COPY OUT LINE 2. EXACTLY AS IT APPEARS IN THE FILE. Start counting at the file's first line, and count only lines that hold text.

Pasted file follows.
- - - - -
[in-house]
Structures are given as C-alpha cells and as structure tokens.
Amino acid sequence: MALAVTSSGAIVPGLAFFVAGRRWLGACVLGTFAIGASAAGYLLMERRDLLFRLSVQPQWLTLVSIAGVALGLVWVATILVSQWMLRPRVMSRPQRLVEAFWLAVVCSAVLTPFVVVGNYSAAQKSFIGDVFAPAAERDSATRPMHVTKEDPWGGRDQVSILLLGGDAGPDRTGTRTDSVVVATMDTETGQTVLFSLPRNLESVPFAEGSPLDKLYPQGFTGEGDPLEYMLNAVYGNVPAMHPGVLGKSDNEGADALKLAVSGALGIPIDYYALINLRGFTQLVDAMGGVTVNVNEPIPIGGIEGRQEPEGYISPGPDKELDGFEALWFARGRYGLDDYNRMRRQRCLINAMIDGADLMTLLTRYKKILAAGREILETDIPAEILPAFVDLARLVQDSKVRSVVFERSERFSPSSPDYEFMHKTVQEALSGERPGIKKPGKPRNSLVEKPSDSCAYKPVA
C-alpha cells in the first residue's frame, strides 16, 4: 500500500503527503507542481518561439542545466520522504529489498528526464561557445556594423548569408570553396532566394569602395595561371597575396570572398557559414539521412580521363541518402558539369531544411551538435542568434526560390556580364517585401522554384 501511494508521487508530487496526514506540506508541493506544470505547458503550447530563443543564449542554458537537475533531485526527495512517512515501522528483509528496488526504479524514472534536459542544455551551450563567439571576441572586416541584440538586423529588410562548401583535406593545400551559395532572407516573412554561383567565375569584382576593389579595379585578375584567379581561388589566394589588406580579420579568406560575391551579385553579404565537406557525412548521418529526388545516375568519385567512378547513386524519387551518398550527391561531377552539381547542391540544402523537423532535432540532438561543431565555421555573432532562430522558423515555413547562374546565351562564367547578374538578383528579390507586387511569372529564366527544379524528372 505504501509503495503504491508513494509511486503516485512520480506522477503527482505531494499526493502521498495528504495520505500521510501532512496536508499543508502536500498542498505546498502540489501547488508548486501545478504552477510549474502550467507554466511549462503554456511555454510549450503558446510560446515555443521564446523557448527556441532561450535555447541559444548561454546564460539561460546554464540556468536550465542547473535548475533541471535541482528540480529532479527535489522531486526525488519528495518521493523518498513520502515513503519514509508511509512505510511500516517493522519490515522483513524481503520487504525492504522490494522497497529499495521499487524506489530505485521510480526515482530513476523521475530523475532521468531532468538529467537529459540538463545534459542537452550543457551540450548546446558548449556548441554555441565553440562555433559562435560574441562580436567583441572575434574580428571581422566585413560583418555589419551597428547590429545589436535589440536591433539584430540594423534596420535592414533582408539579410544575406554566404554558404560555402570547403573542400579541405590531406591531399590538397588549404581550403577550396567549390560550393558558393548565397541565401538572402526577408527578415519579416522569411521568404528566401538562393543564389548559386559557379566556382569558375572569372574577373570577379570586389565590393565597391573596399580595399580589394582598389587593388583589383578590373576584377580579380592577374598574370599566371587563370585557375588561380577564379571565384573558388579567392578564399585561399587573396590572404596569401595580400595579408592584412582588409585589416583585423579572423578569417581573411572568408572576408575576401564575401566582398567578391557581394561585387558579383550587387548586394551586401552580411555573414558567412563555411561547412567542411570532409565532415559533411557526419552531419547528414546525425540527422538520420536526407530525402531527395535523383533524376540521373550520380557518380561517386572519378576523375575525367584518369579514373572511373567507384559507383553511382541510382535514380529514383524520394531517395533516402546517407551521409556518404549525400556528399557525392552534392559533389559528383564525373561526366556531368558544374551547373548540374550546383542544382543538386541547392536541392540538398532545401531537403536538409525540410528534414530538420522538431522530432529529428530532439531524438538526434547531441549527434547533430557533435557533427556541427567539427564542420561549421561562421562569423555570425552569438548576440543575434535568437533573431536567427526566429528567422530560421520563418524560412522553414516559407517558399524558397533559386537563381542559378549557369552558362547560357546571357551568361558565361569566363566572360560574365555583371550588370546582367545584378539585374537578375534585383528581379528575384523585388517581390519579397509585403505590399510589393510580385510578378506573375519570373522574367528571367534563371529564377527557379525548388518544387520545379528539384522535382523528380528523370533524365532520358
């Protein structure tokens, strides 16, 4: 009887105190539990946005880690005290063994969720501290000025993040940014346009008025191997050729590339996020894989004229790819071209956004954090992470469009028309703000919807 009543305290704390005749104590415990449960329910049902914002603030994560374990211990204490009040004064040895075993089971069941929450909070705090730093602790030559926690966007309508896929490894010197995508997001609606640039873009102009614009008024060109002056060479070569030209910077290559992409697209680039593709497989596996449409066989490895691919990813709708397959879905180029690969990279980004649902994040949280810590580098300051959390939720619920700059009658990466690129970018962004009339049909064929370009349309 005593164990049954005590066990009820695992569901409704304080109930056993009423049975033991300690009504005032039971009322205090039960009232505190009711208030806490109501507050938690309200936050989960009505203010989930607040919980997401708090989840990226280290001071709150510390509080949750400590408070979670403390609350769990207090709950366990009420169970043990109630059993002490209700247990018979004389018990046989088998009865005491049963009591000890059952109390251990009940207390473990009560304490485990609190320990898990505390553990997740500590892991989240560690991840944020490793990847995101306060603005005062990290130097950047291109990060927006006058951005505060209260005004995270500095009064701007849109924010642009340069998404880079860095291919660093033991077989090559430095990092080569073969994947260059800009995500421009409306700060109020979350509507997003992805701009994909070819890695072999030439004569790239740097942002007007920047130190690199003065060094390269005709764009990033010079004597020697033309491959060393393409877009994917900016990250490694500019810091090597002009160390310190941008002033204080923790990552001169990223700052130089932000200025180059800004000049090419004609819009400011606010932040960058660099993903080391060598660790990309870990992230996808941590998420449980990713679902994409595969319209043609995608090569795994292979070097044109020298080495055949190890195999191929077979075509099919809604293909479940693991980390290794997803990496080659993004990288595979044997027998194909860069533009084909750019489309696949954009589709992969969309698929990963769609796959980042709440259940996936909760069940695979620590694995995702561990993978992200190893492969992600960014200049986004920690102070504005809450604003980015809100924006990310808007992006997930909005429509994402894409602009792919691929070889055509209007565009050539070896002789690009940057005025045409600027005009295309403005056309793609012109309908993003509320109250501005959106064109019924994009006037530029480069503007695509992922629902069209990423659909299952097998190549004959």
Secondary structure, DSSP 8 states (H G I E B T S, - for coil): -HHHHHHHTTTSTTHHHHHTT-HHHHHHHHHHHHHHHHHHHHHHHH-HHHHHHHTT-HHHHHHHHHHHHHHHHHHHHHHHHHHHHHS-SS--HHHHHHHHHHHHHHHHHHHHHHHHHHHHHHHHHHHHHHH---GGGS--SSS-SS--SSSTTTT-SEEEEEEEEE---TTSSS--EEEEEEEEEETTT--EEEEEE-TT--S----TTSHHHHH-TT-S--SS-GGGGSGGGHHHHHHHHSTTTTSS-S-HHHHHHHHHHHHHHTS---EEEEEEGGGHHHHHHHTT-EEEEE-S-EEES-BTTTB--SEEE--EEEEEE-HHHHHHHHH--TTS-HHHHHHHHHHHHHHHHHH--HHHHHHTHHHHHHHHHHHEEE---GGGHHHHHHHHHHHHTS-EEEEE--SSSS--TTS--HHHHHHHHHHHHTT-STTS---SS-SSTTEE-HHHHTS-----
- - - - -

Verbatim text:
Structures are given as C-alpha cells and as structure tokens.